Dairy Demands: Brussels and Berlin Move to Ease Milk Crisis
Europe's dairy farmers are suffering as milk prices fall dramatically. Amid protests in Brussels, Berlin and France on Monday, EU agriculture ministers agreed to bring forward subsidies for farmers but the commissioner is refusing to budge on quotas.
European farmers are suffering from a severe slump in milk prices and on Monday furious dairy farmers took to the streets in Brussels, Berlin and across France demanding help from the European Union and their own governments.
Farmers protest in central Berlin on Monday.
Farm tractors and even cows blocked streets in Brussels' European quarter as EU agriculture ministers met to discuss the crisis. Meanwhile in Berlin 6,000 farmers gathered to put pressure on the German government, while in France some 12,000 dairy farmers went on strike.
Struggling dairy farmers have many demands, but their key complaint is that they want milk quotas to be lowered across the EU. While the meeting of ministers concluded with some measures to help the stricken farmers, Agriculture Commissioner Marie Fischer-Boel is not budging on the issue of milk quotas, which are increasing by 1 percent a year and will be abolished completely in 2015. Farmers claim overproduction is pushing down prices and threatens to kill their livelihood. At least five EU countries have demanded delays to these annual rises in milk quotas in order to allow prices to recover.
Farmers are accusing retailers of exploitation, complaining that while the price they get for their milk has slumped dramatically in recent months, the price consumers are paying for their milk has remained the same. The French farmers union the FNPL says that farmers are now only paid 21 cents for a liter of milk that retails at 1. Many farmers say they are being forced to sell to wholesalers at prices below the actual cost of production and could be driven out of business if the situation doesn't improve soon.
'Farmers Need to Produce Less'
Around 900 protestors converged on the Belgian capital on Monday, and some even broke through the riot police and barricades before being beaten back with truncheons. Ministers from France, Austria and Germany had tabled a series of requests for aid to the sector, and protesters wanted to increase pressure for movement.
In the end the agriculture commissioner yielded some ground, agreeing to make subsidies to farmers available two months early. Fischer-Boel announced that they could receive up to 70 percent of the 2010 subsidies in October instead of December. The farmers could also receive money for storing butter. The commissioner also said she would examine a proposal from France that cheese subsidies be raised "significantly."
However, Fischer-Boel refused to reopen the issue of quotas, saying they were not the cause of the problem. "It is simply a question of lower demand. What farmers need to do is produce less," she said, adding: "Consumers are not buying high-quality milk products they used to buy before the financial downturn."
Under pressure from its trade partners, the EU has in recent years sought to reduce farm subsidies and stick to free market principles, a development that has angered farmers who are grappling with steadily declining incomes.
The measures agreed on Monday are unlikely to placate these desperate milk farmers, though. They want quotas lowered so that prices will rebound. "A lot of producers can't hold out with milk prices the way they are," Erwin Schoepges, a Belgian representative of the European Milk Board, told Agence France Presse. "Morale is very low."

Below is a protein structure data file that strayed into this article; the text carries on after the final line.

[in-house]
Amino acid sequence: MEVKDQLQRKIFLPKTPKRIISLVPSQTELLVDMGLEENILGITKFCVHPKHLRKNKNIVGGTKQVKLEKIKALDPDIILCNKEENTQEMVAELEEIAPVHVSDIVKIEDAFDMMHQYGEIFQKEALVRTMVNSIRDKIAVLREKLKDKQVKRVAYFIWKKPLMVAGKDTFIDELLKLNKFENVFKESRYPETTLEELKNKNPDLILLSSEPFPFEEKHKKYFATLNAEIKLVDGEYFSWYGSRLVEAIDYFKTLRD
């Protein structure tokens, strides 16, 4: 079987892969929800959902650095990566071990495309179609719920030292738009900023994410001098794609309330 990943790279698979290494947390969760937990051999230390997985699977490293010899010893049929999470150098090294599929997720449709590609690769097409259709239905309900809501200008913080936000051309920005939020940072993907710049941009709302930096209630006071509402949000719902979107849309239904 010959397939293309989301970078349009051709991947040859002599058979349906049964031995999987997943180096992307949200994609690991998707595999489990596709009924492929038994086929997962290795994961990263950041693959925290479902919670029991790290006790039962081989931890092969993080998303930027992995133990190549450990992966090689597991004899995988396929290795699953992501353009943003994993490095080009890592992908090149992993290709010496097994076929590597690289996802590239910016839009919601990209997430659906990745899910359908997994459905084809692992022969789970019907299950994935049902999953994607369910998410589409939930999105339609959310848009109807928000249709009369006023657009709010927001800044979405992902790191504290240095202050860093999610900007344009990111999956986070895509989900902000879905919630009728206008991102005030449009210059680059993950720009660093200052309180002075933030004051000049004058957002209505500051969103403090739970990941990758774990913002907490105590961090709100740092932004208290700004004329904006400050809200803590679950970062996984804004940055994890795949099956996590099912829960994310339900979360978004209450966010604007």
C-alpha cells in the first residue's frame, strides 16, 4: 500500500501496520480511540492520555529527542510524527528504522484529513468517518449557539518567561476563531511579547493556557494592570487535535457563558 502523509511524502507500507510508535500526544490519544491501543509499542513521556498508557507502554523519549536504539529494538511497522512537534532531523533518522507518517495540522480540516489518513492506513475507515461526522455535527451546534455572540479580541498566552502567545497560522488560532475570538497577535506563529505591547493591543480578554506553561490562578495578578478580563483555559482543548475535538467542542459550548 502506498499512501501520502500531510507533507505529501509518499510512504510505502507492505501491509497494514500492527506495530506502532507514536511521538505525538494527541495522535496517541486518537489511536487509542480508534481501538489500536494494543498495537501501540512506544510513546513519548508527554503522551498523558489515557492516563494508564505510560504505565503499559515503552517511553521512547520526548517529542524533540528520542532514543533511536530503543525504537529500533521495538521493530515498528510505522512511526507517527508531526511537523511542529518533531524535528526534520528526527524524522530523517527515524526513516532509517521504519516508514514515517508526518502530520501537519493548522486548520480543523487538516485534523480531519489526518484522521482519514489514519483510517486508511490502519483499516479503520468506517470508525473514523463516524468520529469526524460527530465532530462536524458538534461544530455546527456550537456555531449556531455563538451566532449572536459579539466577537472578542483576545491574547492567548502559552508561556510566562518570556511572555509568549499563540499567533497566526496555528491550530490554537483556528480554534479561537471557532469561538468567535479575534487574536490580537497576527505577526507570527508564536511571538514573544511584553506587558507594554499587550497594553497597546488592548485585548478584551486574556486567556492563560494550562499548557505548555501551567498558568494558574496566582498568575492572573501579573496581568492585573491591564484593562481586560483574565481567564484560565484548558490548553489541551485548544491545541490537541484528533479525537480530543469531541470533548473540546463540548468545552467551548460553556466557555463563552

In France, more than 80 milk processing plants were closed off on Monday by some 12,000 angry farmers demanding more government intervention. "Nothing is going in and nothing is coming out," farmers' union leader Joel Limouzin told AFP.
Worrying Unrest in the Countryside
Meanwhile, the German government has also bowed to the farmer lobby by agreeing to cut taxes on diesel fuel used in farms. The ruling coalition of conservative Christian Democrats (CDU) and center-left Social Democrats agreed to cut the tax on the fuel to 25.56 percent. However, Gerd Sonnleitner, president of the German Farmers' Association (DBV), said he wanted to see a much bigger reduction to match the tax imposed on the fuel in France. The French pay only 0.6 cent per liter in tax while in Germany the rate is around 40 cent per liter. "We won't stop until we have reached the French tax rate," he told the 6,000 farmers who had come to the capital to demonstrate on Monday.
The unrest in the countryside is starting to worry Chancellor Angela Merkel's Christian Democrats, which is facing European elections in June and national elections in September. The farmers are traditionally seen as staunch supporters of the CDU and its Bavarian sister party the Christian Social Union, but the economic plight of the farmers could be undermining this loyalty. In state elections in Bavaria last September the CSU failed to attain a clear majority for the first time since the 1960s. If the CSU continues to see its vote slide in the national elections this September, then the Christian Democrats' dream of forming a coalition with the pro-business FDP could go up in smoke.
Chancellor Angela Merkel has finally realized that she needs to take steps to woo the farming community. Agriculture Minister Ilse Aigner, a member of the CSU, said on Monday that the chancellor was planning to hold crisis talks with dairy farmers later this week.
smd -- with wire reports
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